These days, all non-real-life interaction goes via WhatsApp. The only person with whom I text is my brother, and that’s only because we’ve both got iMessage and I love its sleek blue style. Everyone else? WhatsApp. Here in the Netherlands, WhatsApp has replaced texting entirely. I remember some of my friends threatening to boycott my text messages if I didn’t install WhatsApp instead. And the thing is, I like my friends. I revel in the daily food pictures one friend sends me. I love being able to text my friend in England without it costing us both handfuls of money.

Then there’s Facebook, which is pretty much a fossilized version of one’s entire social network ever. Whereas back in the day we might have met someone in the sandbox and grown apart after elementary school, never to see each other again, now there’s Facebook. Not that this is a bad thing. Facebook is a noncommittal way of keeping the lines of communication open. It’s also a way to keep up with family in far-flung places and friends who are out there living exciting lives, doing exciting things. I rarely post anything on Facebook, and my privacy settings are set at Fort Knox levels, but I wouldn’t want to miss my friend’s updates about her cat for the world.

Unfortunately for me, email is most indispensable of all. Whereas I could quit the services mentioned above, which would drastically reduce the scope of my social circle but (I hope) not annihilate it altogether, getting rid of my email account would be equivalent to committing professional and academic suicide. I would have no way of communicating with current clients, let alone potential future clients, and I would miss all deadlines for registering for courses and exams.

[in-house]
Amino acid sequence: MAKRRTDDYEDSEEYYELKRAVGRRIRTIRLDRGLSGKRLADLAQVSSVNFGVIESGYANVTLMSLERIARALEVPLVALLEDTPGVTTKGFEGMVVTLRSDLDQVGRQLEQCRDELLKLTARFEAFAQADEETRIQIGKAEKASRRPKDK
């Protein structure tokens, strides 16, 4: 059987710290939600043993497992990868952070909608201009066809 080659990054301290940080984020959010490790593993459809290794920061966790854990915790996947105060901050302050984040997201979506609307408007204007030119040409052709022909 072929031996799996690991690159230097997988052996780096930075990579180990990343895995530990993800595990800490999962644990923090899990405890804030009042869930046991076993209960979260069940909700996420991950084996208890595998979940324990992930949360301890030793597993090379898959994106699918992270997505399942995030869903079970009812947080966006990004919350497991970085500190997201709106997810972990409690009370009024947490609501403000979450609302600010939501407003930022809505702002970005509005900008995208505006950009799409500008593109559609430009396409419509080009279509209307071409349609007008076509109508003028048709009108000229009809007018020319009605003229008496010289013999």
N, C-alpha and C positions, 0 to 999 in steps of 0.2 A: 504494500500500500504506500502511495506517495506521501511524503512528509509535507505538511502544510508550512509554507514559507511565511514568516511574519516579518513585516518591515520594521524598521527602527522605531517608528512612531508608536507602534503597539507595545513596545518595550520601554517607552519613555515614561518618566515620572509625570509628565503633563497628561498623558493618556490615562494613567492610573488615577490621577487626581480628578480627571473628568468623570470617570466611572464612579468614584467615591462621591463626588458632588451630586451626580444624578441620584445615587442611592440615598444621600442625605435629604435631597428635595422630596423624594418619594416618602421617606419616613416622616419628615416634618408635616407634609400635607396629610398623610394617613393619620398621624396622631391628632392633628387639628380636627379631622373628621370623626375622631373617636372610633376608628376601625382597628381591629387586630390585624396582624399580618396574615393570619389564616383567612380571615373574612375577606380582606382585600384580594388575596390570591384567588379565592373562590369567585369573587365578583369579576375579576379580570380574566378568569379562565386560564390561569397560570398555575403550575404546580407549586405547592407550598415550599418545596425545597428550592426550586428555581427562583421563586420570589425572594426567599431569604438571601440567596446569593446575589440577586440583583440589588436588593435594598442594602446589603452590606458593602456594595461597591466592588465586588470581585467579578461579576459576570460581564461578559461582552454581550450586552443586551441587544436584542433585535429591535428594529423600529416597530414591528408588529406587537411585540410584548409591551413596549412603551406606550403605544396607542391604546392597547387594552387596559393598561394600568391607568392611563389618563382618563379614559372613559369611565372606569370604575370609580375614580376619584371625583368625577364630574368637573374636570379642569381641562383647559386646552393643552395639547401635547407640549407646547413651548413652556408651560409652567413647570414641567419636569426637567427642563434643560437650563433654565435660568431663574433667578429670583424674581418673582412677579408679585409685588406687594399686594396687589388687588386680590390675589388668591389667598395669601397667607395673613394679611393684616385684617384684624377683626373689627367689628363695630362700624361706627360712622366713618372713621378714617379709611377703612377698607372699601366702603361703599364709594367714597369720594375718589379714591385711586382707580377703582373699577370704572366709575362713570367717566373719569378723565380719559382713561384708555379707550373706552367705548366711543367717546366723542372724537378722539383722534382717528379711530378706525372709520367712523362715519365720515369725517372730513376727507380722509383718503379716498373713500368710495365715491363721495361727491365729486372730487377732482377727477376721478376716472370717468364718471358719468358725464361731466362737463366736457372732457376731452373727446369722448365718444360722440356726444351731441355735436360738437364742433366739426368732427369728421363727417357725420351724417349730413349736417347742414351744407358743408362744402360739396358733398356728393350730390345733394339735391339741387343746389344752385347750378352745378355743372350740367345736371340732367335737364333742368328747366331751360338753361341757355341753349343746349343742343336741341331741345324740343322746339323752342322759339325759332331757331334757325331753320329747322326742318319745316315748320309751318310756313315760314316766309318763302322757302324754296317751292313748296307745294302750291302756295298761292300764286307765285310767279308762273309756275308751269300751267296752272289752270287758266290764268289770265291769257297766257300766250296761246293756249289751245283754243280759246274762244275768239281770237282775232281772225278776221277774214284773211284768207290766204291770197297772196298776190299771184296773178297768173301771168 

I truly am ensnared in the mighty jaws of various social media. And to some extent this may be because I don’t actually dislike them as much as I sometimes feel like I do. But it’s also because our contemporary academic, professional, and (above all) social culture demands it of us. We’re all keeping each other in this vicious—or virtuous, depending on whom you ask and when you ask them—circle.

I’m not necessarily representative of people my age. But when I commented on the draining, taxing nature of social media yesterday (and yes, I used social media to do so), a fellow Millenial—one who works in IT, no less—immediately got back to me with the following message: I went an entire week without the internet, it was fantastic! Recommend it to everyone!

The stats don’t lie, but they don’t show the whole picture either.

Image credit: no wifi; social media


2 thoughts on “The curse of constant connectivity

  1. I wish I could even go one day without my smartphone, but it is so hard to let go.

    The other day I didnt feel like replying to my WhatsApp messages straight away, and within half an hour they’d built up and ended with “So you’re busy at work? Or asleep?” The idea that I just wasn’t looking at my phone didn’t even appear to be a possibility.

    Maybe I’ll make a stand.

    Or maybe I’ve settled into my Fear Of Missing Out, and it would cause me more anxiety than it’s worth.

  2. Although I have Facebook and Twitter accounts I don’t use them much (my new posts will show up there and I will check out direct messages, but not keep track of everything coming through). Facebook I generally don’t use at all and Whatsapp only with my family. So I’m relatively safe in that area. As for email….I can’t keep up with all the updates each blog I follow post. It drove me a bit crazy a few months back and decided to create filters for each blog and go through these one in a while. Might not immediately read articles and leave comments, but it’s a lot less stress. Plus I always enjoy getting comments on old posts, so I guess others would as well.

    I agree that the supposed gratification constant connectivity brings is an issue. I see it with our kids, always wanting to have a screen in front of them (which we don’t allow btw). Still trying to teach them that personal face to face interaction is much more important.